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It's easiest to roll it in your hands to make the balls
Her Ladyship Kayleigh rolling the cookies

Qurabiya (sometimes spelled Ghorabiye) is a type of almond cookie, likely originating in Persia, which had spread to the Ottoman court by at least the 15th century. I haven’t been able to find any remaining period Qurabiya recipes, so instead this is being built on a lot of conjecture and various “traditional” and modern recipes. From what I can tell from a few different sources it was a cookie made from egg white, almond, sugar, and rosewater. Modernly different fats and oils as well as other nuts are added to the recipe. Every recipe is different and all have various flavourings. A modern version that seems quite similar to the references I’ve found is this one for Iranian Almond Cookies. The cookie spread west early and several types of cookie (such as in Greece) have names that are very similar. But what is interesting is to compare early French macarons:

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Early Tudor Rapier

I wrote this article for Tournaments Illuminated and it was recently published in Issue 200, Fourth Quarter 2016 p.15-19.dsc_2441

Early Tudor Rapier: The teaching of the rapier in London before 1580 by the Masters of Defence examines the history of the rapier in Tudor England and how early it was accepted by the nobility, gentry, and yeoman classes. The rapier was being used by the nobility and gentry at least by the 1540s and was being formally taught to and by the yeoman class through the Masters of Defence of London by 1568, a year before Bonetti arrived in England.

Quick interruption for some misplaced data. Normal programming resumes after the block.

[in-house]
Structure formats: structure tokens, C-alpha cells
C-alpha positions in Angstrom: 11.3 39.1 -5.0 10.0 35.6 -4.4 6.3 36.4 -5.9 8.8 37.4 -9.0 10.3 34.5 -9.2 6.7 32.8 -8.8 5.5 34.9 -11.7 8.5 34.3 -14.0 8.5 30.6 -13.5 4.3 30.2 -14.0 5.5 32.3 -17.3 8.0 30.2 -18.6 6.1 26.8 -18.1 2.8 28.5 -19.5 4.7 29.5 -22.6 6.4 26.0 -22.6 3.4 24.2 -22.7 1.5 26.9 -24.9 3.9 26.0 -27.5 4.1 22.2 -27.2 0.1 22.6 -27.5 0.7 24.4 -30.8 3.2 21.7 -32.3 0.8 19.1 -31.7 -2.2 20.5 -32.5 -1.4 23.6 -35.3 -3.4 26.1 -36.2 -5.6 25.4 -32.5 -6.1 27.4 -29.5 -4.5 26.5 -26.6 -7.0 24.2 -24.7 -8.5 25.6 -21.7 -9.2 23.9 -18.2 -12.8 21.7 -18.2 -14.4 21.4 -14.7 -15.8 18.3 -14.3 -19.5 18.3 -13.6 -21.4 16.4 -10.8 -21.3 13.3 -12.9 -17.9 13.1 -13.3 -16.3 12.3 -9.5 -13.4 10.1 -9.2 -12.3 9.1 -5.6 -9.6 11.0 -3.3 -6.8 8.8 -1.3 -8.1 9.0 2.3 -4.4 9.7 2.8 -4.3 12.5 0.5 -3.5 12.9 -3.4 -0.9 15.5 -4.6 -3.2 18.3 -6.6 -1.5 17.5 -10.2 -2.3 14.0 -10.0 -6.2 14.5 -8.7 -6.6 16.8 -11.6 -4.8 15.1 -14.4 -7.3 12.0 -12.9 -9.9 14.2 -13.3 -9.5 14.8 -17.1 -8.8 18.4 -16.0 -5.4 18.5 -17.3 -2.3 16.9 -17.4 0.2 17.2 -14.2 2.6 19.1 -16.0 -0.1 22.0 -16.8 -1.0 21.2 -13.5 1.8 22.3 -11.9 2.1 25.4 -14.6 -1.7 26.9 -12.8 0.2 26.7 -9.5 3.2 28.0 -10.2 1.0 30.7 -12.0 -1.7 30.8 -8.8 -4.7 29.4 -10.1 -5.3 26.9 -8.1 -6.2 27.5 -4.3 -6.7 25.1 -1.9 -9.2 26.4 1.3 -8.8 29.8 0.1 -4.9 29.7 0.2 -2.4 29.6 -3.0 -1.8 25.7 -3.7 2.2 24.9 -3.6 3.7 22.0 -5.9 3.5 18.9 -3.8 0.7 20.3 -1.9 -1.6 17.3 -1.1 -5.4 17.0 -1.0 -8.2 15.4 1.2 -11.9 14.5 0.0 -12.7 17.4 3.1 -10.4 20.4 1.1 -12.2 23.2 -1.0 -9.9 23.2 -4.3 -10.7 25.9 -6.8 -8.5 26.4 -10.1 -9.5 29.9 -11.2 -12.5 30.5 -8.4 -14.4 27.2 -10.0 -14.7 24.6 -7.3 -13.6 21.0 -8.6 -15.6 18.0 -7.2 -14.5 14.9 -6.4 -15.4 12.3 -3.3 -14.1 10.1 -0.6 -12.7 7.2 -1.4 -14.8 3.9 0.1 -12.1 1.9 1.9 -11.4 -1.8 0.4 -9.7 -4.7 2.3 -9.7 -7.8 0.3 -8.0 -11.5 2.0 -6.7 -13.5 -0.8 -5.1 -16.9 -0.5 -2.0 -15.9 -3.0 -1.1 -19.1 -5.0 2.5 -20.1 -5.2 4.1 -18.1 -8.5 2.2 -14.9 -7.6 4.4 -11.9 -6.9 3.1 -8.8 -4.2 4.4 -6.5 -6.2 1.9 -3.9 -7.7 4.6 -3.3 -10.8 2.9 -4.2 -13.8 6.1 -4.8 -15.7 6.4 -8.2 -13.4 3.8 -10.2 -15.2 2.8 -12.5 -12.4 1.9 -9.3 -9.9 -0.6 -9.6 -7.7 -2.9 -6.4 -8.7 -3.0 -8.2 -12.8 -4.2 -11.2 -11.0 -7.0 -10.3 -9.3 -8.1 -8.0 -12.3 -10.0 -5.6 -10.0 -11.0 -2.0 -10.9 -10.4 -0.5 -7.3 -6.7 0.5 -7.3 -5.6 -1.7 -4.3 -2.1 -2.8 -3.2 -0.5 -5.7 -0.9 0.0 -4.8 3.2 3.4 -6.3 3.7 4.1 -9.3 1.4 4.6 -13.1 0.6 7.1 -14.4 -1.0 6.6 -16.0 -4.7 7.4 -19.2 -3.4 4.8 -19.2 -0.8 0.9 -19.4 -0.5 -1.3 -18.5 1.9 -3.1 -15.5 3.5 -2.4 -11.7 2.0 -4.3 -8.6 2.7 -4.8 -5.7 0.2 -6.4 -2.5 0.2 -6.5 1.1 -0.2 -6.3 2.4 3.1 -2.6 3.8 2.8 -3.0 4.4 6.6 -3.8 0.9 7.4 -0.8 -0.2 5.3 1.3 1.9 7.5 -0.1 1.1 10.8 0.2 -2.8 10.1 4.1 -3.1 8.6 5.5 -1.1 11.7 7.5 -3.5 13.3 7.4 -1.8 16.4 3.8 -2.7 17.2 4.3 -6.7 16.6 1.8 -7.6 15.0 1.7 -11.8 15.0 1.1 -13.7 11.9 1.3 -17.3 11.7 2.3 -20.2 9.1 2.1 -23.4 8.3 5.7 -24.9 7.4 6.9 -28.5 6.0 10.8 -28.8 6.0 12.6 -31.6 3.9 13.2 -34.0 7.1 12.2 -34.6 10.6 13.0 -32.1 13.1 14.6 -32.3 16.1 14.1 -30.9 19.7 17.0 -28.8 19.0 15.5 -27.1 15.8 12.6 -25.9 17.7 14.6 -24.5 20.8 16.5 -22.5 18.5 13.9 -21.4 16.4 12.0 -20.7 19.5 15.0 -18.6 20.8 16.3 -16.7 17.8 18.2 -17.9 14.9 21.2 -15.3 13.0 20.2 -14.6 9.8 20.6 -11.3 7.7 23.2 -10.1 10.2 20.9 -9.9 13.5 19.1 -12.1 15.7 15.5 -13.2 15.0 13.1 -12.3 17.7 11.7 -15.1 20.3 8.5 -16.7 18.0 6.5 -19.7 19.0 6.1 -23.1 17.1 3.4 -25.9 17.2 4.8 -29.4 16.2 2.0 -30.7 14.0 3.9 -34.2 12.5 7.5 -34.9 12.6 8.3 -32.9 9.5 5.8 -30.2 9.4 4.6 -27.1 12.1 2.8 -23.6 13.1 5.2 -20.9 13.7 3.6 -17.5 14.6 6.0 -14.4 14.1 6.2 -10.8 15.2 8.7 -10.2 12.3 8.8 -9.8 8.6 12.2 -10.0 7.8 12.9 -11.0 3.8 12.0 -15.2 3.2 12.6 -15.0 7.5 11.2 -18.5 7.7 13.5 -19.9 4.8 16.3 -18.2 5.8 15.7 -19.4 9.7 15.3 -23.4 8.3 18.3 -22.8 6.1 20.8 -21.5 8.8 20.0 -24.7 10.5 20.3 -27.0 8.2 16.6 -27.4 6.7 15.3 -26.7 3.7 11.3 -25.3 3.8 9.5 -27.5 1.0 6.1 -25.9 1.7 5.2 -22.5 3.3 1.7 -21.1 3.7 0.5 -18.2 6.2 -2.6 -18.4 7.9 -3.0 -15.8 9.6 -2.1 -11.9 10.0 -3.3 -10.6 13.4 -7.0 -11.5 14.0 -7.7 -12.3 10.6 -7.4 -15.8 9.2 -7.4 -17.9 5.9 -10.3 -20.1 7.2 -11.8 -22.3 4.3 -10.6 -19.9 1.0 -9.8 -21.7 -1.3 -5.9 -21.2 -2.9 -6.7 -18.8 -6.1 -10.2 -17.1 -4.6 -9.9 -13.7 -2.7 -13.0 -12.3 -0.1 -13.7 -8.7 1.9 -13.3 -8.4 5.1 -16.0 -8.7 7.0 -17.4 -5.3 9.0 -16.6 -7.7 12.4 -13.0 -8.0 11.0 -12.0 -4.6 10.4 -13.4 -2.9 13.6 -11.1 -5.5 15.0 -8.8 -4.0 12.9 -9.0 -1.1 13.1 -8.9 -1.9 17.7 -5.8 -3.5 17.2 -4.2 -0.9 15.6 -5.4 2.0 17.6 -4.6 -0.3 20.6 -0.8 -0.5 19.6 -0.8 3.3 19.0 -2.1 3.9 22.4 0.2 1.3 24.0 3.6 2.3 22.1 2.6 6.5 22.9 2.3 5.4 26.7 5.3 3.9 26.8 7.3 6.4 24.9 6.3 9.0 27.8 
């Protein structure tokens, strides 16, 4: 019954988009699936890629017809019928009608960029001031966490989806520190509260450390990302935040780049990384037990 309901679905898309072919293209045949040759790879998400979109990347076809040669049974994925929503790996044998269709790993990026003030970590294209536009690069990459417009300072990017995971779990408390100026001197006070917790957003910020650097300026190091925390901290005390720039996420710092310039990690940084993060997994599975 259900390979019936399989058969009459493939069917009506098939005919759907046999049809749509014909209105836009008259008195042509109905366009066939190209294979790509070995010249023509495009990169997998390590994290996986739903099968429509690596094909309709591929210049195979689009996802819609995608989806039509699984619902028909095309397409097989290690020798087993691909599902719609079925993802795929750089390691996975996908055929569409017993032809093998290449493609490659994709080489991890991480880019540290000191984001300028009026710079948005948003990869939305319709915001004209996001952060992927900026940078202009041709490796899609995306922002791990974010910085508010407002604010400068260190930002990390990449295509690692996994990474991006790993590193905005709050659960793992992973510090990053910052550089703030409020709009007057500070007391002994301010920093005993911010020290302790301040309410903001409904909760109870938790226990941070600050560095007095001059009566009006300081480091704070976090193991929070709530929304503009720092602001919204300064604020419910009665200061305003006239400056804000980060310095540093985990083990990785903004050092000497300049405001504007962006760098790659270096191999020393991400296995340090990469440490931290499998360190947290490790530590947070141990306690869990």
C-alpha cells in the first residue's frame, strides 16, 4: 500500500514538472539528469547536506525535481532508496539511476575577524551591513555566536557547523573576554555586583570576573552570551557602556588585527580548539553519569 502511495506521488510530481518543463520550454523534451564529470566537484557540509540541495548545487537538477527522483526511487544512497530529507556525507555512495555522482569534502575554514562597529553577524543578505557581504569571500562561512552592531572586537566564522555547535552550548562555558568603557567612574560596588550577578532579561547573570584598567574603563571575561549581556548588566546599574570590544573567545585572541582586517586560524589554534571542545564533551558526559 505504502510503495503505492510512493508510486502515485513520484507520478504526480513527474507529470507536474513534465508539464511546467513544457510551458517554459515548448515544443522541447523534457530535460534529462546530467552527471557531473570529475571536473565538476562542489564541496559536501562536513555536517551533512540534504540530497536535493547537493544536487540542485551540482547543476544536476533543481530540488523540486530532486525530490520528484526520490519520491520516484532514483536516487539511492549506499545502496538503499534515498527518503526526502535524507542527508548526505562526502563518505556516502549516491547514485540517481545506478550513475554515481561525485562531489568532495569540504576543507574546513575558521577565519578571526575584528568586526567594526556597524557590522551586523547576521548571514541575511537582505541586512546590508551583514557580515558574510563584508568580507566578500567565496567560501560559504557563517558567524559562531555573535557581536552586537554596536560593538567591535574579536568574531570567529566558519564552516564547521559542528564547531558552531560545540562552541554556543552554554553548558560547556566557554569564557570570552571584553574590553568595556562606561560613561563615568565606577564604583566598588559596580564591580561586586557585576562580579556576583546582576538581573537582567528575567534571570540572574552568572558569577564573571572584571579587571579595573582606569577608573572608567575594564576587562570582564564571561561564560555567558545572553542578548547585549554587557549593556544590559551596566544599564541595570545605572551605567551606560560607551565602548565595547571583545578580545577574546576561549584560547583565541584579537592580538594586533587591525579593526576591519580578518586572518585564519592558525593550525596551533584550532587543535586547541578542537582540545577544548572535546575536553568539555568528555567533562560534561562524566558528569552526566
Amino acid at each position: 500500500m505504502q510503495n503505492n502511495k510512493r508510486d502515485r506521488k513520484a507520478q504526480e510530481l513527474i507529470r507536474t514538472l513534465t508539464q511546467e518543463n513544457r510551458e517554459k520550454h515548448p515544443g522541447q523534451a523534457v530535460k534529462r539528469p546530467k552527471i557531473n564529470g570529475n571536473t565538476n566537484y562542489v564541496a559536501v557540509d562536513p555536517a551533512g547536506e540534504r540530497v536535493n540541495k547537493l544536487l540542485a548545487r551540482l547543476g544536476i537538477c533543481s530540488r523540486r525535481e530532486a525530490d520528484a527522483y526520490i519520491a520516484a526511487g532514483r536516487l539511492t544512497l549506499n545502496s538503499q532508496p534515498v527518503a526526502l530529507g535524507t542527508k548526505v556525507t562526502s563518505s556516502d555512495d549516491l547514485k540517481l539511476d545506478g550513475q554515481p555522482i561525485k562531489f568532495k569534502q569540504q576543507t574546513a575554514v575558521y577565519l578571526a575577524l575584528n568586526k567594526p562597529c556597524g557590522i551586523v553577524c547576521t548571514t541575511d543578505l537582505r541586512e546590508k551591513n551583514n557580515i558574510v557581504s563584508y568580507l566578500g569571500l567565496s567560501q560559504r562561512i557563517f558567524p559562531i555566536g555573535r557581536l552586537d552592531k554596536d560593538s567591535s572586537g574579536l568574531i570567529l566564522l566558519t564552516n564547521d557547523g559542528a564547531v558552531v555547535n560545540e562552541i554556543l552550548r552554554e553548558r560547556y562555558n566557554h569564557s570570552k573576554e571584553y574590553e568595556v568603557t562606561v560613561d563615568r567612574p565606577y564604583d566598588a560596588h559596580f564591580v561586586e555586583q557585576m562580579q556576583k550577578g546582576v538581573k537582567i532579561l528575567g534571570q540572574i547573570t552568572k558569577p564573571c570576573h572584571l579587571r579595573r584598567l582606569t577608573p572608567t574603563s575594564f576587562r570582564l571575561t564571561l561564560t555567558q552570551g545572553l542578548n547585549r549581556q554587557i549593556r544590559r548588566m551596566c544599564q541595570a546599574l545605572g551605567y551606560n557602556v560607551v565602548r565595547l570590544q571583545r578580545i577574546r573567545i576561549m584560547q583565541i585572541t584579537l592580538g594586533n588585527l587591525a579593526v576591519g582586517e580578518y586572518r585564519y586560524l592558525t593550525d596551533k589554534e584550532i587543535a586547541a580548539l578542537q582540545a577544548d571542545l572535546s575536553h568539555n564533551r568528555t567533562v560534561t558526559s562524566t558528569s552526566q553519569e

Here’s an excerpt:

Discussions about the origin of the use of the rapier in England frequently begin by focusing on the very late 16th C. This makes sense, as two Italian-authored rapier manuals were published in England in the 1590s: His True Arte of Defence by Giacomo Di Grassi was translated from his 1570 Italian version and published in 1594, and Vincentio Saviolo, His Practise was published in 1595. George Silver’s 1599 Paradoxes of Defence, with its brief discussions of the rapier, round out the decade. Silver’s work also allows us to track back the teaching of rapier in England to Italian fencing master Rocco Bonetti and his successors: Jeronimo, who was also likely the translator of Di Grassi, and the aforementioned Saviolo. Dating the history of the rapier in England to Bonetti’s school is fairly common (Lennox 38).

But Silver ignores that the teaching of rapier was already established in England before Bonetti arrived there in 1569 (McCollum), and well before there is confirmation of his school being in operation in 1576 (Cook 72). Accounts from the 1630s set the time when the rapier replaced the sword and buckler as the weapon of choice for civilian combat as being “20. yeare of Queene Elizabeth” (Norman 24), or about 1578. But in order for a weapon to become popular there has to have been training beforehand, and that is where the Masters of Defence of London are key.

It’s my hope that this article will bring more context for those with an English persona and who have an interest in the rapier, as well as those wanting more information on the Masters of Defence.